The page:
Consultant to phrase tendering documents for railway project
KUWAIT: Head of the parliamentary employment committee Khalil Al-Saleh said the committee has set a plan to ‘Kuwaitize’ all public sector jobs by 2023 by replacing expatriate employees with Kuwaitis as well as reducing the number of expat employees in the private sector and keeping only those with actually needed specialties.
“We have already started putting the plan into practice and will not stop until we see Kuwaitis dominate all jobs,” he added, urging various bodies responsible for employment – the Civil Service Commission, the Public Authority for Manpower, Kuwait Investment Authority and the General Secretariat of the Supreme Council for Planning and Development – to work on resolving the problem of unemployment. Saleh urged various ministries to cooperate with the ministry of education in resolving this problem through matching graduates’ specialties with the needs of the local labor market. He also urged government bodies concerned with the plan to report to the parliament biannually.
The Public Authority for Roads and Land Transport plans to appoint a consultant in the third quarter of this year to phrase all tendering documents needed for the railway project, said the authority’s board member Saud Al-Hadbah, noting that the first phase of the railway project will run from the Saudi borders to downtown Kuwait City, and that the project will be executed according to public-private-partnership (PPP) conditions. Hadbah said the project’s civil works will be given to the selected consortium including developers, contractors and financers. Notably, the first phase’s estimated cost is around KD 900 million and is expected to be launched by 2023. The second 43-km long phase will run further to the north, reaching the Iraqi borders.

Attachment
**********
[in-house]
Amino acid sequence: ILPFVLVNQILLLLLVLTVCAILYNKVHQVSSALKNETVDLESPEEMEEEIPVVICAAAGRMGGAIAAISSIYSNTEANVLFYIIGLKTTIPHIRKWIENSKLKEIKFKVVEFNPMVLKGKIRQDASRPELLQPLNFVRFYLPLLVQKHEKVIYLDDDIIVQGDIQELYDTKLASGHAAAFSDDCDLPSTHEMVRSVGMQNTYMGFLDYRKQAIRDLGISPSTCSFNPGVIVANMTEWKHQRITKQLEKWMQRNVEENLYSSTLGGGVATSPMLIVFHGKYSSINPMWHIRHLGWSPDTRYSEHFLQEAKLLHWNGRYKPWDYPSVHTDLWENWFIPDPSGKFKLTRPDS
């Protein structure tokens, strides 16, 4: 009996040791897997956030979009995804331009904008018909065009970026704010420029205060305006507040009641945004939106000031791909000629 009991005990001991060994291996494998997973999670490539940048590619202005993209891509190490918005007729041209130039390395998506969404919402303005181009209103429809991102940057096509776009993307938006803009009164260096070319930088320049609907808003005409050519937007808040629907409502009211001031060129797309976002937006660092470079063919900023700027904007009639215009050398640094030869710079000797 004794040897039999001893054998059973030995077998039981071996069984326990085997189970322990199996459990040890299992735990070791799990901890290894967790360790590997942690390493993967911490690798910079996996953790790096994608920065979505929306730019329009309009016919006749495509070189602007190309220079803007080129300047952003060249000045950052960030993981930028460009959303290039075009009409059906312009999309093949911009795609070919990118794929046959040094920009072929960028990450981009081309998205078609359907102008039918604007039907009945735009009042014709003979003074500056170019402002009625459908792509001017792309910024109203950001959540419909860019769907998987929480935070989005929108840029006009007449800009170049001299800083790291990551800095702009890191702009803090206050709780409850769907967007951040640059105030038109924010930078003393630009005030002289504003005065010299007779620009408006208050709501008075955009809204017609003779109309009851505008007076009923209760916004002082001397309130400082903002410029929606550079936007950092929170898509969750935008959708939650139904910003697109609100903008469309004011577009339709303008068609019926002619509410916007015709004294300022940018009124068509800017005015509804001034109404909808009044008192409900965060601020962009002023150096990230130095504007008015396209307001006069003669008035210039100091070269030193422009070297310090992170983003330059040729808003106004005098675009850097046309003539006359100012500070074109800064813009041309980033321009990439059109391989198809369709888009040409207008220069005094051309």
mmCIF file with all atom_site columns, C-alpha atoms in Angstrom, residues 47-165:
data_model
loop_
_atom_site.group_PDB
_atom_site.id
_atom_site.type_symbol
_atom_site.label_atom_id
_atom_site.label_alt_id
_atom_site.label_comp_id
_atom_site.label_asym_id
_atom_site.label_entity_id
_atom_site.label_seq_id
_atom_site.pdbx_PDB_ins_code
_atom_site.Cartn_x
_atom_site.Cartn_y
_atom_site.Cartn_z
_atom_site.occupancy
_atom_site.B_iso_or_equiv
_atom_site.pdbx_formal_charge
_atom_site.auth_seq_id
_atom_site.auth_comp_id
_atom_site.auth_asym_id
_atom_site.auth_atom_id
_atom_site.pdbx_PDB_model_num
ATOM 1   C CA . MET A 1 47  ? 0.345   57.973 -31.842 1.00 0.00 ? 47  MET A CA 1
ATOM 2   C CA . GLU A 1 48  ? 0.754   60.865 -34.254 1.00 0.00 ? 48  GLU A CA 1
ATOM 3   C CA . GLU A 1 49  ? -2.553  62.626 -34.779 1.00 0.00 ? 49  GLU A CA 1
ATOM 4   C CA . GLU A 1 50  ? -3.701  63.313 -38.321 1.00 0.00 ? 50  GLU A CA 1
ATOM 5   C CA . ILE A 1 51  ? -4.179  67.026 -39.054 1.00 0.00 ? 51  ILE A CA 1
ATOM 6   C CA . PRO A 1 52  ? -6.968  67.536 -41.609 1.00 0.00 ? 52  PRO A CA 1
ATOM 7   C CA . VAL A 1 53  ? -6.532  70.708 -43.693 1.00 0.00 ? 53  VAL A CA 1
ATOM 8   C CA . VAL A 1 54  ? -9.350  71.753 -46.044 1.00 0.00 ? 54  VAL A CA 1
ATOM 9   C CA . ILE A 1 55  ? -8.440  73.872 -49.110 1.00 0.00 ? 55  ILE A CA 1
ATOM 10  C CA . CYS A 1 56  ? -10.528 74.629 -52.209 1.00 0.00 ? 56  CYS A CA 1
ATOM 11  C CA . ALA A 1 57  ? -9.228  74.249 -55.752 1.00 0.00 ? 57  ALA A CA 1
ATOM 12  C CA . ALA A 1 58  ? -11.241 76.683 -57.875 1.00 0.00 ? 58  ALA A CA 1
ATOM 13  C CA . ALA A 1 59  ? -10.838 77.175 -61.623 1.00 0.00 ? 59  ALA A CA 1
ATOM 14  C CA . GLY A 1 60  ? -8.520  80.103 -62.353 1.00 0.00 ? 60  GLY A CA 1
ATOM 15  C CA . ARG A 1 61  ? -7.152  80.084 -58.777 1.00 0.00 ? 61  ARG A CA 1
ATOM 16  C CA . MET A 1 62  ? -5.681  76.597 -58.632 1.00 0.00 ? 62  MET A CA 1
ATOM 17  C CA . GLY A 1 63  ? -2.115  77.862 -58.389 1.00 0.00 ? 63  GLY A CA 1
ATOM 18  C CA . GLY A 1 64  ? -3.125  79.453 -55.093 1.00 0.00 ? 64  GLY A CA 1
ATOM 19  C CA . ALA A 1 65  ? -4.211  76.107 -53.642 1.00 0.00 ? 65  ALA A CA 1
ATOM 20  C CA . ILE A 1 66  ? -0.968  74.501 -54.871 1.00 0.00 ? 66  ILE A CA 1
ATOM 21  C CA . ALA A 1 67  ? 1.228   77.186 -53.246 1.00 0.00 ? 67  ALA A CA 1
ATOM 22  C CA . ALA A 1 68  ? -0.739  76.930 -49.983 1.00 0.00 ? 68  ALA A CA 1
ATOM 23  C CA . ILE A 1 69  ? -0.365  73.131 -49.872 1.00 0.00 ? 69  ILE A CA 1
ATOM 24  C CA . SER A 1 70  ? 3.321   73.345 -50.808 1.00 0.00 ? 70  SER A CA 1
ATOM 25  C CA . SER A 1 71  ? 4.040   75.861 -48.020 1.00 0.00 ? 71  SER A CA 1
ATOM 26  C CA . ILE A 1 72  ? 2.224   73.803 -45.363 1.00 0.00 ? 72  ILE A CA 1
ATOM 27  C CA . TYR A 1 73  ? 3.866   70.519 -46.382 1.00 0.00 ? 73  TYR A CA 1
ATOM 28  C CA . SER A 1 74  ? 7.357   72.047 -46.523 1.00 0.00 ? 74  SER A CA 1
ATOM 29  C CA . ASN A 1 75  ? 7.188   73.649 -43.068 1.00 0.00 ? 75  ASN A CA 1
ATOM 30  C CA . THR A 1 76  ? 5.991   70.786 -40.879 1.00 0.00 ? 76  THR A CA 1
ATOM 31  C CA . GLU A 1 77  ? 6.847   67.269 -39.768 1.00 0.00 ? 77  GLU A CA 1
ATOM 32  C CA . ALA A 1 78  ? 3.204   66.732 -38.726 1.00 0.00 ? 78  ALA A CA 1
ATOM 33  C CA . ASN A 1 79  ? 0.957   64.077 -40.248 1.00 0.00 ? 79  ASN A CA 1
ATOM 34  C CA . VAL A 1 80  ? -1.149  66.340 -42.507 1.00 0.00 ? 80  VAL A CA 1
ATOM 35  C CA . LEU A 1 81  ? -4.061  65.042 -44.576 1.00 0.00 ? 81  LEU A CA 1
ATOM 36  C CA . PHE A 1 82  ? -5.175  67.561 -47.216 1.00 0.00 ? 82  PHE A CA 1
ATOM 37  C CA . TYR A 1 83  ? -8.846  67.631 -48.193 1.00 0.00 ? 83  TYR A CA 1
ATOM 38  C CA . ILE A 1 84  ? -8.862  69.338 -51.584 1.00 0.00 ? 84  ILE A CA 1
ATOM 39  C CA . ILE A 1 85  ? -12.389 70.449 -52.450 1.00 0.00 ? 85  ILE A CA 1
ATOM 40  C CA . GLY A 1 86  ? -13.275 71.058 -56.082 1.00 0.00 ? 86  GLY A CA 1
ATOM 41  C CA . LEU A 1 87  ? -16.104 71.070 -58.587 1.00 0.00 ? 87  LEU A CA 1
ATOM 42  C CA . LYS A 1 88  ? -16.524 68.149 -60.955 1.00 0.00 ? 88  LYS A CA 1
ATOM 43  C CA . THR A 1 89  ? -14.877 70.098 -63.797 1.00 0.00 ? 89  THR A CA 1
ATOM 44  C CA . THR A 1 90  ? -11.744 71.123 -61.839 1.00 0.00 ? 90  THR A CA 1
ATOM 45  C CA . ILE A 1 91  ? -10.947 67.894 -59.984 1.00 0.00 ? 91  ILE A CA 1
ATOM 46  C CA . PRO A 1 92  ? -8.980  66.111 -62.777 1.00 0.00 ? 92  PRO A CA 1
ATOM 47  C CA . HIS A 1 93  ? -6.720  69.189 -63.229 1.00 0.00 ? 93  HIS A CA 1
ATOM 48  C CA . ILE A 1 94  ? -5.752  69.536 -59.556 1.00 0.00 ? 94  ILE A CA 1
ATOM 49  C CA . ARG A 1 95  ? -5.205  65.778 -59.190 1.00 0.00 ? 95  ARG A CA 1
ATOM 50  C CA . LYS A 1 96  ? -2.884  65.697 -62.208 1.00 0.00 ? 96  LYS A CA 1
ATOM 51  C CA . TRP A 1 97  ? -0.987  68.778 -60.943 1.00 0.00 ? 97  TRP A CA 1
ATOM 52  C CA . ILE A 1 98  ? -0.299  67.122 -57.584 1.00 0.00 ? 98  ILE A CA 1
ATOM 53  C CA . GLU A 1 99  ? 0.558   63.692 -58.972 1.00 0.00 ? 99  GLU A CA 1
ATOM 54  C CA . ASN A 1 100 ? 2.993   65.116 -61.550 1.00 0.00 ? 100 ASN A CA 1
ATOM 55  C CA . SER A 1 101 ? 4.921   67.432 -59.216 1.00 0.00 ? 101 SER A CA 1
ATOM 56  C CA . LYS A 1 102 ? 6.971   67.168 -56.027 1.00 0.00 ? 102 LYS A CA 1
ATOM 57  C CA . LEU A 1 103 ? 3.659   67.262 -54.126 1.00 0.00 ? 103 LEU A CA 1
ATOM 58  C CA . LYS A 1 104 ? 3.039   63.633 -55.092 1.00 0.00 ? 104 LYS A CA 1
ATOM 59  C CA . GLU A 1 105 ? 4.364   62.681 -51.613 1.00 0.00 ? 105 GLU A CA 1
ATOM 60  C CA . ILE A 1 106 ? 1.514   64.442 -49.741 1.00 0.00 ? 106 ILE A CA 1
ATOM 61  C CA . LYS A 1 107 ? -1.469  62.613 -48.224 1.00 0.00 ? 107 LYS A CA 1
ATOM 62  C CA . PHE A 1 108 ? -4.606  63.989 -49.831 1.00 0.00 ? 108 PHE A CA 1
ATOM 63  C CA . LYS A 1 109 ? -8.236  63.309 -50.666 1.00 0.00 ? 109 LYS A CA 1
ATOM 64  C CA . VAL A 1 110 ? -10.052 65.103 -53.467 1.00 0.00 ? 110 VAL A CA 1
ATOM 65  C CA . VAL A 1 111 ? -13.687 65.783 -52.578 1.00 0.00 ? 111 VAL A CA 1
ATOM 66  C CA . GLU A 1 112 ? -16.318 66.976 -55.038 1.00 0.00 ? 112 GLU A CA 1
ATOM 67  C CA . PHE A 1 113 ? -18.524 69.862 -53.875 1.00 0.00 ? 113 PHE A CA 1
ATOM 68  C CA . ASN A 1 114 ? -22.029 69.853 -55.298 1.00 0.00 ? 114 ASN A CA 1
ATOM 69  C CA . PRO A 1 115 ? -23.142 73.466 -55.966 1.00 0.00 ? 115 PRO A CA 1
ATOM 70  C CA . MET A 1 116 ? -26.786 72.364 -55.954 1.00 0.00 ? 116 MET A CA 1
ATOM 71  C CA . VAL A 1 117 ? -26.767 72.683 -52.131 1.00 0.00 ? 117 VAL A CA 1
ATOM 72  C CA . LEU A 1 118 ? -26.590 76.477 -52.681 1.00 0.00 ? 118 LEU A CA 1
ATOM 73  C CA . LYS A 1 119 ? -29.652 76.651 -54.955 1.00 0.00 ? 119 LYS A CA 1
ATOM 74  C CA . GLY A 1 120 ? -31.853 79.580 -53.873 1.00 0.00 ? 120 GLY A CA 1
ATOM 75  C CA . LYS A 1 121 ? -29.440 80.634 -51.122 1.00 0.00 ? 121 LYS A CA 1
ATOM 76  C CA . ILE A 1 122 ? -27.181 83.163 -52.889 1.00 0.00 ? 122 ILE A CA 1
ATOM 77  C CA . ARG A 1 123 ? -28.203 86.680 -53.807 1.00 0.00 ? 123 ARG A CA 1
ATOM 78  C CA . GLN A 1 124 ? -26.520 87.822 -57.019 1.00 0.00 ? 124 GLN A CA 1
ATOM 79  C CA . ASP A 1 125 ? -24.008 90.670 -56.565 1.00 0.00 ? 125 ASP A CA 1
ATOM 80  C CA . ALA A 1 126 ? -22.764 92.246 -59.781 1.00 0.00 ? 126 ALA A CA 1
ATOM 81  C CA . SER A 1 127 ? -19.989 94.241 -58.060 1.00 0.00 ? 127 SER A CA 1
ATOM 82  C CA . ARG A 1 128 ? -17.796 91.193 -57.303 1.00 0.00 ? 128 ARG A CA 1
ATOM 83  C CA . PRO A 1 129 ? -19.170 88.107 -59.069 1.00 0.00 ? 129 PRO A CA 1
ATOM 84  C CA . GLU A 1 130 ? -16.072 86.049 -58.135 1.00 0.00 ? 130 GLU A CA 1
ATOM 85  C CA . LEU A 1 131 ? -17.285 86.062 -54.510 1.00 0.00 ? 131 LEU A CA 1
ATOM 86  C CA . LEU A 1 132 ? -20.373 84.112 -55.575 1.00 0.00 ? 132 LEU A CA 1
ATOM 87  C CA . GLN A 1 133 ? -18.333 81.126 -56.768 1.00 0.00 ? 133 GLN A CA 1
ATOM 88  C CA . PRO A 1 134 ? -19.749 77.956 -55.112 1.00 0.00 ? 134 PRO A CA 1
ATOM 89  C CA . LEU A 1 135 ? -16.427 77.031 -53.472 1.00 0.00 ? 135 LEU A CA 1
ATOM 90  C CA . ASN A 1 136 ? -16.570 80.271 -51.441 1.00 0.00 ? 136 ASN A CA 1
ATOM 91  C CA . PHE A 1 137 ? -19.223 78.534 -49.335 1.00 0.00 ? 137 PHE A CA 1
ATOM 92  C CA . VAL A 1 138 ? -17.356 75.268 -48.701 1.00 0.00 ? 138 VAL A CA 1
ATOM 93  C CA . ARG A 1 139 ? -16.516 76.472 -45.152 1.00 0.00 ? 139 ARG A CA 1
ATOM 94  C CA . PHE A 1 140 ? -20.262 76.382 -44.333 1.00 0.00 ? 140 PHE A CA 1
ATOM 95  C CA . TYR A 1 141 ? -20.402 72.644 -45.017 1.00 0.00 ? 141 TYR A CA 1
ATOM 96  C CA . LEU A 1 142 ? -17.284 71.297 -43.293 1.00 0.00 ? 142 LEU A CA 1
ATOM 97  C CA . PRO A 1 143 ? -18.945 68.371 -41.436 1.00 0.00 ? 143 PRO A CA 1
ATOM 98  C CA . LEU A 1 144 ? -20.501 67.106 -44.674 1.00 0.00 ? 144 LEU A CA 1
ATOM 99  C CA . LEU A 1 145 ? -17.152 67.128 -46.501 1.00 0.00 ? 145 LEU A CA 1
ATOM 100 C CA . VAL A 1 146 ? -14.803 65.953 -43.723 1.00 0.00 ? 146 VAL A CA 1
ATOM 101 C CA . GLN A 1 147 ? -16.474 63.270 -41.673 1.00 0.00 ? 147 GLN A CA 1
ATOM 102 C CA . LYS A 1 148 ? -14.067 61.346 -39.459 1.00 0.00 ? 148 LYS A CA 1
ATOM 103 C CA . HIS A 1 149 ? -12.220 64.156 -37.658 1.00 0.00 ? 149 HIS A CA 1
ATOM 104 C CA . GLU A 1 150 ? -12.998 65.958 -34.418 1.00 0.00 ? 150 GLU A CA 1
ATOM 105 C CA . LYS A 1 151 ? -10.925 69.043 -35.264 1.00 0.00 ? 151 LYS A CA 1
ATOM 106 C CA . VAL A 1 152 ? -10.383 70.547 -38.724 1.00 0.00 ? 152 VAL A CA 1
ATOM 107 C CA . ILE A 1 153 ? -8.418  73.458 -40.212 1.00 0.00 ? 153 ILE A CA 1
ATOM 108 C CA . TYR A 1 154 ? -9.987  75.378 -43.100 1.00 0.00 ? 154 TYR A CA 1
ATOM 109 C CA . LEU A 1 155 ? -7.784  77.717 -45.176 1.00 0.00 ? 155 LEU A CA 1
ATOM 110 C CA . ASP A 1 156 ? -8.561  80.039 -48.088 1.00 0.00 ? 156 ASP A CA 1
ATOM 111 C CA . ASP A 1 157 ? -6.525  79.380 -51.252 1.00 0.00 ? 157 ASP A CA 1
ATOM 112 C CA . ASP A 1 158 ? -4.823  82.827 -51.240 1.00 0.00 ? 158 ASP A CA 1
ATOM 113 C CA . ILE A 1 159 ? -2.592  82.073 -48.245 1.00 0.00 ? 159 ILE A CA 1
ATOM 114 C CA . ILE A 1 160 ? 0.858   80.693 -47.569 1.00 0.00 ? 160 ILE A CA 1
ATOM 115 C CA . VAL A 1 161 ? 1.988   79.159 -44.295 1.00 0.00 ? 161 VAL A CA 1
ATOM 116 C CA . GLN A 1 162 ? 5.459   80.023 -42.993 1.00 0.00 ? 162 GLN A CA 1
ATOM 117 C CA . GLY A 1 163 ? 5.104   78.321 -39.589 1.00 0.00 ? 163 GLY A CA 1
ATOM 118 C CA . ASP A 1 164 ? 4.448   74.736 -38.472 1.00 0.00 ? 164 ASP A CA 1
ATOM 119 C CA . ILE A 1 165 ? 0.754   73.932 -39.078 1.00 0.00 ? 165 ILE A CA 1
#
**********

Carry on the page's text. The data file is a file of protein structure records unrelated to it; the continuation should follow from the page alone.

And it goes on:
Minister of Commerce and Industry and Minister of State for Youth Affairs Khaled Al-Roudhan said it is expected to hand over the Shadadiya university project on Oct 15, 2018. He also stressed that the project’s main contractor was responsible for the delay, not the industry authority, as a result of relocating the site to avoid obstructing the GCC railway route as well as the 18 months the Municipal Council took to approve the project’s blueprints. Roudhan explained that the contractor had asked to extend the time needed to conclude all the project works till Oct 15, 2018.
The government has adopted new measures to be taken to avoid delaying public projects under construction or planning, well-informed sources said. The sources added that the government urged all contractors to list the obstacles they face in executing their projects, suggest solutions and the set a schedule to overcome them and continue executing the projects. “Concerned companies are required to do so within a month to avoid being subjected to very strict legal measures,” the source explained, noting that the expected penal measures include deducting a sum from the contract’s value, in addition to more penalties in case of further delays.
By A Saleh